Goldman Sachs: Common vs. Preferred Stock
If you like Goldman Sachs (GS) but find the common stock too volatile, then consider its preferred stocks. They have four different issues that trade on the New York Stock Exchange. Depending on the platform used the symbol for the Series A might be GS/PRA, GS+A, GSpA or some other variation. They are all thinly traded, so limit orders would be recommended.
The preferred issues trade at yields above the 30-year treasury yield. Could it be that preferred and fixed income holders decided they needed increased yields to compensate for the increased risks?
Here are the four preferred issues:
GS Series A: Currently pays a $0.9375 annual dividend for a current yield of 4.98%. The stock is at $18.84 and is callable at $25.00.
Dividend rate calculation: 3 month LIBOR + 0.75% with a 3.75% floor. Earliest redemption date is April 25, 2010. Redemption value $750 million.
GS Series B: Currently pays a $1.55 annual dividend for a current yield of 6.21%. The stock is at $24.96 and is callable at $25.00.
Dividend rate calculation: 6.20% per annum. Earliest redemption date is October 31, 2010. Redemption value $800 million.
GS Series C: Currently pays $1.01 annual dividend for a current yield of 4.93% the stock is at $20.47 and is callable at $25.00. Earliest redemption date is October 31, 2010.
Dividend rate calculation: 3 month LIBOR + 0.75% with a 4.00% floor. Redemption value $200 million.
GS Series D: Currently pays $1.01 annual dividend for a current yield of 5.29% the stock is at $19.09 and is callable at $25.00.
Dividend calculation rate: 3 month LIBOR + 0.67% with a 4.00% floor. Earliest redemption May 24, 2011. Redemption value $1,350 million.
Could the preferred issues be called?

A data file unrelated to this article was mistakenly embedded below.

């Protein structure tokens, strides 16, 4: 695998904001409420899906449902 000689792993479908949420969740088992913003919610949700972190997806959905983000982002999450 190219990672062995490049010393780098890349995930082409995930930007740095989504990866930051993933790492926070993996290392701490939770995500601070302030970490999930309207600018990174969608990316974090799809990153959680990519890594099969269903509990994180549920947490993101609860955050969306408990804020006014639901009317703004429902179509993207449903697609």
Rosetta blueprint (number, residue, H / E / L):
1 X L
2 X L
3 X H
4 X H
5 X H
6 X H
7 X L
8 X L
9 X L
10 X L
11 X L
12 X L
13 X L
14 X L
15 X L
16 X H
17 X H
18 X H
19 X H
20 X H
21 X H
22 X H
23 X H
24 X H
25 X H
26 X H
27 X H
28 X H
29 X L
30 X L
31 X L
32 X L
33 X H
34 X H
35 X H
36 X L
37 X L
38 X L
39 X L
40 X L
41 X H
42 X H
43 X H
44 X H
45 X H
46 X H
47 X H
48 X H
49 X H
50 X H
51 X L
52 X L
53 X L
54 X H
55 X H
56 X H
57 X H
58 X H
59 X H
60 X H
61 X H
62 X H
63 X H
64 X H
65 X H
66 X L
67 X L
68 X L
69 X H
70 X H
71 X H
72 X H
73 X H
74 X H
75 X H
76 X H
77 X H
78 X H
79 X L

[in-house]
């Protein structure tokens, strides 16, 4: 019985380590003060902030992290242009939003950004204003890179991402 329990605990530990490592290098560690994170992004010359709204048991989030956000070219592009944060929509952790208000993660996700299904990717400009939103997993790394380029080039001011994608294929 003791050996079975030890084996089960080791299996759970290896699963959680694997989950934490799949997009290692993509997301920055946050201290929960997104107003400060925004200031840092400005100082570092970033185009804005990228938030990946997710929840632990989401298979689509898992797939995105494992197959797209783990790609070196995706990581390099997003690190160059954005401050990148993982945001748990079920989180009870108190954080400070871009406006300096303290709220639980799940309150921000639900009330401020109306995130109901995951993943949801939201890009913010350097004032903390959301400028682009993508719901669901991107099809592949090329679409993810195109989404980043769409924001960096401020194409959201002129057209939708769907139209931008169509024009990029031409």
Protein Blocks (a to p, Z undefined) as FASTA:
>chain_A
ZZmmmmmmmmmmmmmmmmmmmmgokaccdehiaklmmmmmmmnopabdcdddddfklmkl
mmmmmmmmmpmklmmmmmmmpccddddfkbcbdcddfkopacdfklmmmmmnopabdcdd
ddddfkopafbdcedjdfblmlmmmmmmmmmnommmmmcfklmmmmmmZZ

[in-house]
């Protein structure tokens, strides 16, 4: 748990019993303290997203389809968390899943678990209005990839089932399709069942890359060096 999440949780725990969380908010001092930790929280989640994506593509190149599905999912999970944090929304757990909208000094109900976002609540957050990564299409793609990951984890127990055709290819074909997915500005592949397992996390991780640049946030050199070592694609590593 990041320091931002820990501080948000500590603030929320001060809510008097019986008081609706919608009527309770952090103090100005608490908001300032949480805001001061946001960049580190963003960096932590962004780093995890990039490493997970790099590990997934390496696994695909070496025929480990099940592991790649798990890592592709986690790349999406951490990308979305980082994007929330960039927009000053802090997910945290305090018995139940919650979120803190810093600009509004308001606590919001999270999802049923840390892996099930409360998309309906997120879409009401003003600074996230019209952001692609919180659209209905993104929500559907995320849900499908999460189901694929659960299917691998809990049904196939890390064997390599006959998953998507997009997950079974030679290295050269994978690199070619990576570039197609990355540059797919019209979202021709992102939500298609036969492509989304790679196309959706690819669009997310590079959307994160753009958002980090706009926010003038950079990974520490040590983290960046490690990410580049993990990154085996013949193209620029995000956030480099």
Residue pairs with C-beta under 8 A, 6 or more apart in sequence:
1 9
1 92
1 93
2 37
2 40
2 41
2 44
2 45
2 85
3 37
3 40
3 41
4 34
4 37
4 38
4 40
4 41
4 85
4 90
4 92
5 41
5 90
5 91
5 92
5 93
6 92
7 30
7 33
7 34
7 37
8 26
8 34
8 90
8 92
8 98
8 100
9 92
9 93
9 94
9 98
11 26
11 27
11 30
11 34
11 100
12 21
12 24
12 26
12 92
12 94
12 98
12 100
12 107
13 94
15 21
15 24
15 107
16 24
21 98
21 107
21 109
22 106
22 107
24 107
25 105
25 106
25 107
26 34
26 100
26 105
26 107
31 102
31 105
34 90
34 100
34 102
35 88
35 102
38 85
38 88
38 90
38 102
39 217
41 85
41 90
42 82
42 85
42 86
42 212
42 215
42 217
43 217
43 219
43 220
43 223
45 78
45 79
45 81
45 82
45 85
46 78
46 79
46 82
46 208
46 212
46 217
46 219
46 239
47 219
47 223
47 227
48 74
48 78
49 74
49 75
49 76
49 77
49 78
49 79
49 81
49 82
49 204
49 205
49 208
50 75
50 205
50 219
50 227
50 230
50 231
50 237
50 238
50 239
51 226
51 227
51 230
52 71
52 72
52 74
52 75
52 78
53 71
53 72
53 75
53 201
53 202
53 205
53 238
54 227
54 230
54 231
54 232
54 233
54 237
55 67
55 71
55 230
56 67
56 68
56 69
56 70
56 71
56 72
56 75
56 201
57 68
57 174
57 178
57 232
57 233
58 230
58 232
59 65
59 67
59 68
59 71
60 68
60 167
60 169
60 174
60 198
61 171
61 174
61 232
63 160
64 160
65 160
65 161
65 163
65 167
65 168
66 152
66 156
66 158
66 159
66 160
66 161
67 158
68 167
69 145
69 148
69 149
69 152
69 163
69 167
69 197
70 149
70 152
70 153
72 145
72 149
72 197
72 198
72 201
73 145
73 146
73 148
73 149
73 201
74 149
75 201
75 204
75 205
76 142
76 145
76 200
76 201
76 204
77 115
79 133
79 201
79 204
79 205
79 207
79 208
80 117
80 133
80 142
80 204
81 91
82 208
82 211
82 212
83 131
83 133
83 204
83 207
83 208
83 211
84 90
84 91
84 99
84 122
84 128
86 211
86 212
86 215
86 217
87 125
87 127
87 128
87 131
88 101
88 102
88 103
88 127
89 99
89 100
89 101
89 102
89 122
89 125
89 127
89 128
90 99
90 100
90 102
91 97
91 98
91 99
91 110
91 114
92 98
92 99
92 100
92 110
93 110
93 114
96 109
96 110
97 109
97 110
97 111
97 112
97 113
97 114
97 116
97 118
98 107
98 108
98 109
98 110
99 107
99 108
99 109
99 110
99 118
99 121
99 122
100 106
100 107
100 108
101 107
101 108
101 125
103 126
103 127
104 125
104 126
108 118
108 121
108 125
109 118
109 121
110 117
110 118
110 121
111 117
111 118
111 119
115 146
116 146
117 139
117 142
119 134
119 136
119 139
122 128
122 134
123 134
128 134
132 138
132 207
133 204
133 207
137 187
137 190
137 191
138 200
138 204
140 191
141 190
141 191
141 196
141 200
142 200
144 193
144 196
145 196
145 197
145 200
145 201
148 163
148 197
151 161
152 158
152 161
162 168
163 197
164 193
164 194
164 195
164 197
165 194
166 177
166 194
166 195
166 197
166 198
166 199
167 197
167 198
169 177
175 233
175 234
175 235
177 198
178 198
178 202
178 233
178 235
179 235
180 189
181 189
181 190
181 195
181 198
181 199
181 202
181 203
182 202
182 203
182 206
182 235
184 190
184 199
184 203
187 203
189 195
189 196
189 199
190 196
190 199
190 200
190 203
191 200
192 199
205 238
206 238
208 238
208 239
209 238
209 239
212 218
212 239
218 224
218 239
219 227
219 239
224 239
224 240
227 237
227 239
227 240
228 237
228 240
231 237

Possible, but not likely given the current capital allocation practice. During 2011, $6.04 billion was used to repurchase 47 million shares of common stock. That is more than enough to have retired its class A, B, C and D preferred issues. According to the more recent 10-Q its total redemption value is $3.1 billion. This would have left $3 billion and increased income available to common holders by $35 million a quarter or roughly $140 million annually. That works out to an increased net income available to common shareholders of roughly $0.24 per common share. That is a ten-year cost saving of $1.4 billion.
The more recent 10-k filing by Goldman Sachs shows that, as of December 2011, it may repurchase up to 63.5 million common shares.
The stock closed May 15, 2012 at $99.97 making the treasury shares underwater by $11.160 billion. The decline in value of the treasury stock dwarfs what it would cost to retire the four classes of preferred stocks. 310,087,747 shares were held in treasury at a cost of $42.281 billion, or an average cost of $136.35.
Risks and Opportunity:
The current yield on the Goldman preferred issues suggest some concern by the market. If one liked Goldman Sachs and wanted a less risky exposure then the preferred issues might have some interest. The preferred dividend income could be used to build a position in the common stock. Or if a preferred issue was redeemed then the proceeds could be reinvested in the common. Just a thought.
Source: 10-k filing